You can also include more than one phrase in a single search (upto 32 words long). Try typing "dog insurance" labrador "london" ; this search would hit on documents that contain the word labrador in front of, or behind the phrase dog insurance, but give preference to pages where labrador appears after dog insurance.

Try not to create searches that shouldn't be phrases. In "dog insurance" labrador "london" you might think about putting just one set of quotation marks around the whole set of words, ( "dog insurance labrador london" ). Such a search wouldn't hit on many (if any) documents because it isn't natural language.
A shortcut for you lazy people to placing quotation marks around a phrase is to put a full-stop (no spaces) between each word in a phrase. "dog insurance" and dog.insurance are exactly the same query as far as Google is concerned.

Word order: It's helpful, and important, to choose the order of the words in your search carefully. It won't affect the number of hits, but it does affect the rankings of those hits. So instead of being on page one of the completed search, the hit that's most useful to you could be on page 5. Meaning more time taken searching for the document you want. This is because Google prioritises hits where those words or phrases appear in the order given in your search.

Plural and Singular: Before typing your search think about whether or not the hits you seek are more likely to containg the singular form or the plural form of a given search word, and then use that form in the search.

Number range
: Your search can span a numerical range. You show that range in your search by typing two full-stop's between two numbers. These number's can be any value; years, distances, whatever you like.

As an example a search for lottery winners 2000..2006 will find hits that contain information for lottery winners in the years 2000,2001,2002,2003,2004,2005 and 2006.

For another shortcut for this you could leave out the lowest number in the range and Google will assume you want zero. Or you could leave out the highest number in the range and Google will assume you want infinity. As an example if you were to type lottery winners ..2006 Google will hit on any year upto 2006.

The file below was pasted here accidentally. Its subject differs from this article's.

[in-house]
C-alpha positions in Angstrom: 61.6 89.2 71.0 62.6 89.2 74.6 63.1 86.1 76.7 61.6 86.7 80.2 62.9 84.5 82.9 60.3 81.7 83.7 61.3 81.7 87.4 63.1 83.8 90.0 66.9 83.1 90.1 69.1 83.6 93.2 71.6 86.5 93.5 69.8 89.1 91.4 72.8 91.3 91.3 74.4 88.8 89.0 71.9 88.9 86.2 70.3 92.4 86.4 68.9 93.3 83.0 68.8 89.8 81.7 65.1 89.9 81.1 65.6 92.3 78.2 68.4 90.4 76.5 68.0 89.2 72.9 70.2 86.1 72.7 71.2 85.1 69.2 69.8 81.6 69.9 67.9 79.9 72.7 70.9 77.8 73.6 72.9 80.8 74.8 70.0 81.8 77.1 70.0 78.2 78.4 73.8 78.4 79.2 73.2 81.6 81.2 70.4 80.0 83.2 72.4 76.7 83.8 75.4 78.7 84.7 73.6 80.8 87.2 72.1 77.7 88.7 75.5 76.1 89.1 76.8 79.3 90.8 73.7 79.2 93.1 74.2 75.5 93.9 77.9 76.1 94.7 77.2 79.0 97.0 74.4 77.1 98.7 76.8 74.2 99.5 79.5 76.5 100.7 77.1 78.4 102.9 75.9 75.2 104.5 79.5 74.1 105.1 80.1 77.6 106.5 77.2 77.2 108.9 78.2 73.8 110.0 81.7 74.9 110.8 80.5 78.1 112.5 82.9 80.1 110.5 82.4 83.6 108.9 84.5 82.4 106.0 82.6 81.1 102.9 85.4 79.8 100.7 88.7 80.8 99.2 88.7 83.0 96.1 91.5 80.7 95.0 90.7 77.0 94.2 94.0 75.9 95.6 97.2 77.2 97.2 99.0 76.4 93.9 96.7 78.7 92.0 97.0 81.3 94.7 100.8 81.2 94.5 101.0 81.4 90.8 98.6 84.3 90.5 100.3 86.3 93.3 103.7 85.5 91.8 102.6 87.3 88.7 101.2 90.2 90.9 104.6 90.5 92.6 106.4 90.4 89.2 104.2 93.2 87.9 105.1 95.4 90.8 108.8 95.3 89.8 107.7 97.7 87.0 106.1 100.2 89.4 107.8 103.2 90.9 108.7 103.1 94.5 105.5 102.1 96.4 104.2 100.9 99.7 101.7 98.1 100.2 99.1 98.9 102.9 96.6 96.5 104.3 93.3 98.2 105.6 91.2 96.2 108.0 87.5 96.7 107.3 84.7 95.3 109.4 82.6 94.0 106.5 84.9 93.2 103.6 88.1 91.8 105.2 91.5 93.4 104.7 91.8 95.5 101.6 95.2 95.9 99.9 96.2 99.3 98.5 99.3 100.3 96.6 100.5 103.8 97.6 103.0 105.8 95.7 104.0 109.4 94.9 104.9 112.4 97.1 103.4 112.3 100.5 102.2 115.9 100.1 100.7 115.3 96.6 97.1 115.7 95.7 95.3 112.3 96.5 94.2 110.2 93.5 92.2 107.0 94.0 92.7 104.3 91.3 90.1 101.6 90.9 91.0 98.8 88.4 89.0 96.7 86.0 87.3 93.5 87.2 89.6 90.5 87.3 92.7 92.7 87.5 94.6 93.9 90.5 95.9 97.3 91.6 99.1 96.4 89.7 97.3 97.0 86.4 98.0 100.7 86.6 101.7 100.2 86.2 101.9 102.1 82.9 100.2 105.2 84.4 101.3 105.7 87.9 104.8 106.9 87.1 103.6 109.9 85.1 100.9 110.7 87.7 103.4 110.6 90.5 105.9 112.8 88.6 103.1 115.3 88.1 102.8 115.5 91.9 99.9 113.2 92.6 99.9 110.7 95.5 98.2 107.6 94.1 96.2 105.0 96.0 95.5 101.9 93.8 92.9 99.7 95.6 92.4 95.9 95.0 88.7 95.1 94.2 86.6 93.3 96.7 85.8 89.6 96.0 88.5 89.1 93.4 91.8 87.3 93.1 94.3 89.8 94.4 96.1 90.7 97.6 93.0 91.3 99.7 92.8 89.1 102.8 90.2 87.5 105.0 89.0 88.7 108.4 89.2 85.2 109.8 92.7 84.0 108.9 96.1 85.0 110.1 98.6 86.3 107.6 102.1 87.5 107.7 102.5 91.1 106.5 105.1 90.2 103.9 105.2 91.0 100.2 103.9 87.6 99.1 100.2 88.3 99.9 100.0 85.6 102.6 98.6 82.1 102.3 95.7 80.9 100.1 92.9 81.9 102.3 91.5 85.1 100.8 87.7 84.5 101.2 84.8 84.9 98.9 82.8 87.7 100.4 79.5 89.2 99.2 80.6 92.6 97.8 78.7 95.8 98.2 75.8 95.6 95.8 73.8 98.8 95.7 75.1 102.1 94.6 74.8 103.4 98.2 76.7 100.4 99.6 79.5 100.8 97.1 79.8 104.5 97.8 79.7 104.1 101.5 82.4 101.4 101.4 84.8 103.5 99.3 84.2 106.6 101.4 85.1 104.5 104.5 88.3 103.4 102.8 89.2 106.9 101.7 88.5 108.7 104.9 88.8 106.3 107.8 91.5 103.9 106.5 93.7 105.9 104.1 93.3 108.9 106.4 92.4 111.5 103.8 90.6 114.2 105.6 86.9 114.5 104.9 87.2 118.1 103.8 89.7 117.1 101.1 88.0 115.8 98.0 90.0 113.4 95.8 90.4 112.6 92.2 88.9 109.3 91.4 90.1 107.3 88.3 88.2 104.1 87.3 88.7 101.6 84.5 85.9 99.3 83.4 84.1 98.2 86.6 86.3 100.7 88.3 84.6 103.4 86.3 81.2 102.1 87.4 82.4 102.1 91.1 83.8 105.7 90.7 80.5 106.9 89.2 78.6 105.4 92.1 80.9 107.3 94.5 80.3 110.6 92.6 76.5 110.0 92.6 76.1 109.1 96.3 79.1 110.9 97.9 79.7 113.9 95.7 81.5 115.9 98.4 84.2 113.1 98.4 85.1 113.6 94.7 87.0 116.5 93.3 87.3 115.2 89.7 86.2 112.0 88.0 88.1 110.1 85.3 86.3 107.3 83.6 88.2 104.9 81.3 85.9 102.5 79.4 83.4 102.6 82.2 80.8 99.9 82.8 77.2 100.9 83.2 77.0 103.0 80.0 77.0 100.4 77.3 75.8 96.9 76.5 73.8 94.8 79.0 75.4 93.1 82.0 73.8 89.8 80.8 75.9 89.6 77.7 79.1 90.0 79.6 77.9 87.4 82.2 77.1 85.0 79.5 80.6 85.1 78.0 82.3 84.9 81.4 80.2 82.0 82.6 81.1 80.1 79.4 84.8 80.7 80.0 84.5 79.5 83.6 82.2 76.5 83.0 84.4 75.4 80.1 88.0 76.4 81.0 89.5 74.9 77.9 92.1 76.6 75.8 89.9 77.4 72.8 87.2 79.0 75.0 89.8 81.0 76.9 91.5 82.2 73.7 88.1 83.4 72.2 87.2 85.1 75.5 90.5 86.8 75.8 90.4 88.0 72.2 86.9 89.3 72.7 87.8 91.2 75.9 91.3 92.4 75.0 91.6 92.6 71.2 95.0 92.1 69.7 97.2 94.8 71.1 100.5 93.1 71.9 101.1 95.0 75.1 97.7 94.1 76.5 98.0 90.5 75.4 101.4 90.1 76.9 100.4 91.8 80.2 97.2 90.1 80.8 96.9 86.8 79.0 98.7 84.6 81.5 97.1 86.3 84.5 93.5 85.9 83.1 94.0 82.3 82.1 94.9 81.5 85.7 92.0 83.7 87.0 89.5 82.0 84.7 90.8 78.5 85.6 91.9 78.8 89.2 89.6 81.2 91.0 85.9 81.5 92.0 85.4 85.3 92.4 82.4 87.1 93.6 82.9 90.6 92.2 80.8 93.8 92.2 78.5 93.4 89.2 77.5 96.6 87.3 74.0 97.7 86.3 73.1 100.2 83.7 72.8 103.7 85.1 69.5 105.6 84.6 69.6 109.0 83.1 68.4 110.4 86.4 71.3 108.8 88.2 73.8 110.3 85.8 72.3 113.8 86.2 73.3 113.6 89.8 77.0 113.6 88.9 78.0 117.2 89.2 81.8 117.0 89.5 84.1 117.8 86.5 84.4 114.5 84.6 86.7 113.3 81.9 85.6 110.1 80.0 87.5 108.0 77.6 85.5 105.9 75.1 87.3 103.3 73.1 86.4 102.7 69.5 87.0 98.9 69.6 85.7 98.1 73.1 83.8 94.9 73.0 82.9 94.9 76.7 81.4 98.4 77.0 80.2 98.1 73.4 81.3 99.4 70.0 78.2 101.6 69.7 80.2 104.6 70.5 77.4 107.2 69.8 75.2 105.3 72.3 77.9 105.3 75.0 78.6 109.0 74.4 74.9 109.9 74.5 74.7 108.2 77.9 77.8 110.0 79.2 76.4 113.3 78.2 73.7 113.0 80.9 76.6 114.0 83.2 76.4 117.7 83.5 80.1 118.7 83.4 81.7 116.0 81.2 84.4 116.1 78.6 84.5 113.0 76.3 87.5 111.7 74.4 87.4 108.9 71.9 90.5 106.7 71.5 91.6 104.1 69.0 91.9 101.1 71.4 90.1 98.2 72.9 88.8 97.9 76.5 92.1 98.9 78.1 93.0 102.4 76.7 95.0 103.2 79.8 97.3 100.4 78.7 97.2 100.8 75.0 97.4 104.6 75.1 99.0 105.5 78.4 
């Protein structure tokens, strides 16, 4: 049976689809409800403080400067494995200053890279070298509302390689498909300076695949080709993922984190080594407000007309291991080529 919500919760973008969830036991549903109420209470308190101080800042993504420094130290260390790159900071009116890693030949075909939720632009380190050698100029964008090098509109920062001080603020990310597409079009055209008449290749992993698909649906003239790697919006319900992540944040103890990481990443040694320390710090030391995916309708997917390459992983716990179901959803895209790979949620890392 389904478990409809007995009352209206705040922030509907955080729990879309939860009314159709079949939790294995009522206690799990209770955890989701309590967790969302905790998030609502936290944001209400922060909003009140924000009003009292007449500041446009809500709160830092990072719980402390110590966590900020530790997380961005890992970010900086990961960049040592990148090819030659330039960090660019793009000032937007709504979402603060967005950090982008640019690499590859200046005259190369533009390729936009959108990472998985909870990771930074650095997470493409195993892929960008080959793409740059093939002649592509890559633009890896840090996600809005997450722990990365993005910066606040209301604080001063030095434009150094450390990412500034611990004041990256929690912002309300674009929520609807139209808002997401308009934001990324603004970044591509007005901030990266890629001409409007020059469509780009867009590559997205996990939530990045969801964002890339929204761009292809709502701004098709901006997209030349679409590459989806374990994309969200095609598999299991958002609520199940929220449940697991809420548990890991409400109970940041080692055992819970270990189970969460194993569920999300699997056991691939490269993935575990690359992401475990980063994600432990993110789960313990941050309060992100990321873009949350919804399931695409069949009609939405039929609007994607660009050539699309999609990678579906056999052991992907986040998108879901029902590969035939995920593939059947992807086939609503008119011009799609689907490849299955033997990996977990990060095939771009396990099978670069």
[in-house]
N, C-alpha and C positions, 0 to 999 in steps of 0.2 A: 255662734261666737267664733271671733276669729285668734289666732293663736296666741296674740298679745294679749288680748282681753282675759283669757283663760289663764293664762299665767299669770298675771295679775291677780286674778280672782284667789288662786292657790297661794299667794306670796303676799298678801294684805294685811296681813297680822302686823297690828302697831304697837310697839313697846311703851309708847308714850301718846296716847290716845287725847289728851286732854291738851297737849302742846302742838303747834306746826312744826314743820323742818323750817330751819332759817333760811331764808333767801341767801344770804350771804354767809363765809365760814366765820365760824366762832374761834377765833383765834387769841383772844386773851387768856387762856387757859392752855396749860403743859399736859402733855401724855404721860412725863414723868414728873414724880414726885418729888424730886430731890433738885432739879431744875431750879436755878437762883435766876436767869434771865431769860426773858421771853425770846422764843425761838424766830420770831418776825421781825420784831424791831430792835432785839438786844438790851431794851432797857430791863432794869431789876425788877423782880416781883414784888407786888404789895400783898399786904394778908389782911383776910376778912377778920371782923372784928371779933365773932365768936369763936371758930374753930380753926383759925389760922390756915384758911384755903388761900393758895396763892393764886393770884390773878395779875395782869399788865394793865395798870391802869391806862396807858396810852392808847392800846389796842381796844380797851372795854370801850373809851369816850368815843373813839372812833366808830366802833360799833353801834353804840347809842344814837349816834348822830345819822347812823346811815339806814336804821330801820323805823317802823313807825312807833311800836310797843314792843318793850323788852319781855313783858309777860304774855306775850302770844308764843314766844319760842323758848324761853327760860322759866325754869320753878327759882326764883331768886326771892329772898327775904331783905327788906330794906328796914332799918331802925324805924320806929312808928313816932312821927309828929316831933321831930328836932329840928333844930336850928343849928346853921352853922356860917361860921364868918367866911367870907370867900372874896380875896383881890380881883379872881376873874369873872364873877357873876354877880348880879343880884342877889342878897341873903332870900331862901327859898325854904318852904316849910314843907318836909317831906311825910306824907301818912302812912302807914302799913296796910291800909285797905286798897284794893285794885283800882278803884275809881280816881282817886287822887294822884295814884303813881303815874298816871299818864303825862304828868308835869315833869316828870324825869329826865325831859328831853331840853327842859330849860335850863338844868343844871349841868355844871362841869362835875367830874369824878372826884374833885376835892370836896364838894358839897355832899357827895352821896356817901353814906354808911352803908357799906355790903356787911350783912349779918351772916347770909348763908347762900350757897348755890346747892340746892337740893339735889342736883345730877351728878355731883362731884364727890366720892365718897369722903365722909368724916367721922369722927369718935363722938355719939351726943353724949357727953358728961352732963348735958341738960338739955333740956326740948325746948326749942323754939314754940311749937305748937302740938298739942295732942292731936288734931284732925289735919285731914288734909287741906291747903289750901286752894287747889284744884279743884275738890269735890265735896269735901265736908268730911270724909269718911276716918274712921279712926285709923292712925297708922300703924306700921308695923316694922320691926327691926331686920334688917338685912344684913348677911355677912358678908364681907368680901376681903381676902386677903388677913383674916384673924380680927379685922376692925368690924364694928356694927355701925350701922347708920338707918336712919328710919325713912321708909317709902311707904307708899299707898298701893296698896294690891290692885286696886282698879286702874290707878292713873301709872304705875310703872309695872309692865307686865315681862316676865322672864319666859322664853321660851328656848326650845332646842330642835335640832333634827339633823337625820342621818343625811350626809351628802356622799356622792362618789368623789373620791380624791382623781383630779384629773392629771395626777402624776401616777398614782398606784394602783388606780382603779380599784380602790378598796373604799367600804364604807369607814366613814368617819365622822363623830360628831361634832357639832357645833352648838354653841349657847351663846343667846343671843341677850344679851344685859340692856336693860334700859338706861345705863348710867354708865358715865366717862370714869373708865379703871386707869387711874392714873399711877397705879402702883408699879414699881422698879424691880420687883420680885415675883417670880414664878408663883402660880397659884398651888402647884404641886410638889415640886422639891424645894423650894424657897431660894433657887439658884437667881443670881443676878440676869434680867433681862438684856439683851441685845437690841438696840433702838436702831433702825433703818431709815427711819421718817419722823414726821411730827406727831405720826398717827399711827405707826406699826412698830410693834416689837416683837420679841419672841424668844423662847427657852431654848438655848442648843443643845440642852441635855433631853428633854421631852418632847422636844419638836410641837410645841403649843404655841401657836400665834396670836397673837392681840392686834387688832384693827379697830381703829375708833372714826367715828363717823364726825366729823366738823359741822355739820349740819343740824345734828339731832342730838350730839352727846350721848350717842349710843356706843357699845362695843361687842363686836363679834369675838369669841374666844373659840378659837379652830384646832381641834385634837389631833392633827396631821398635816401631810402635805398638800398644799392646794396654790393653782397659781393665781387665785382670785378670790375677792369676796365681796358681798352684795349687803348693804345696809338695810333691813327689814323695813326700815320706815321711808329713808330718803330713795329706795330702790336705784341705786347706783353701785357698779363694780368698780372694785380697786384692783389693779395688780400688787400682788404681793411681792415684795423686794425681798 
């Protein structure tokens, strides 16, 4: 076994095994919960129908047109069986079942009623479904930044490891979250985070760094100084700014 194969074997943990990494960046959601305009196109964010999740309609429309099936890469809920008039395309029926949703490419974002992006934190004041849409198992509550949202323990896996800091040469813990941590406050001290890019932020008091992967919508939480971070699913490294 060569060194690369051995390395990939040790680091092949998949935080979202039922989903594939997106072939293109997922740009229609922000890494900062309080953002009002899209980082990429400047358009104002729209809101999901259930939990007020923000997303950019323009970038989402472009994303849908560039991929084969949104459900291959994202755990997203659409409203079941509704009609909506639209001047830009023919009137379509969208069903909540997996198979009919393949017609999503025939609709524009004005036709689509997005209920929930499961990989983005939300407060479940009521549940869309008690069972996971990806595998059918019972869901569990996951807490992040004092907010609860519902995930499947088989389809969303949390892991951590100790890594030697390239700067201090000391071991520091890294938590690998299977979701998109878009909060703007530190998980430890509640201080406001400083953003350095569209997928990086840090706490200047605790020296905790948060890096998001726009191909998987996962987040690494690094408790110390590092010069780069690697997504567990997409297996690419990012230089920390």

Stemming: Sometimes Google will automatically hit, when searching, on variations of a word. This is called stemming. It does this by matching words that are based on the same stem as a word entered in a search.

So, for the query freight distributing london, Google will also hit on pages that don't mention the word distributing but will hit on a variation on the stem of this word which is distribut. So you'll also find pages that have distributor, distributors and distribution in your search results.

Search length: Basically, with Google the more words you have in your search the better. There is though, as mentioned above, a limit. In Google's case that limit is 32 words. Any word after that is ignored by the search. So remember about number 5: Word order and you shouldn't go too wrong. Although it's highly unlikely you'll exceed this limit unless you want to specify a lot of sites to keep a lot of restriction on your search.

That's it for now. In the next Google article I'll be giving you a list of commands that can reduce your hits even further to precisely what you want (in a lot of cases). These commands will also save you further time in typing your searches.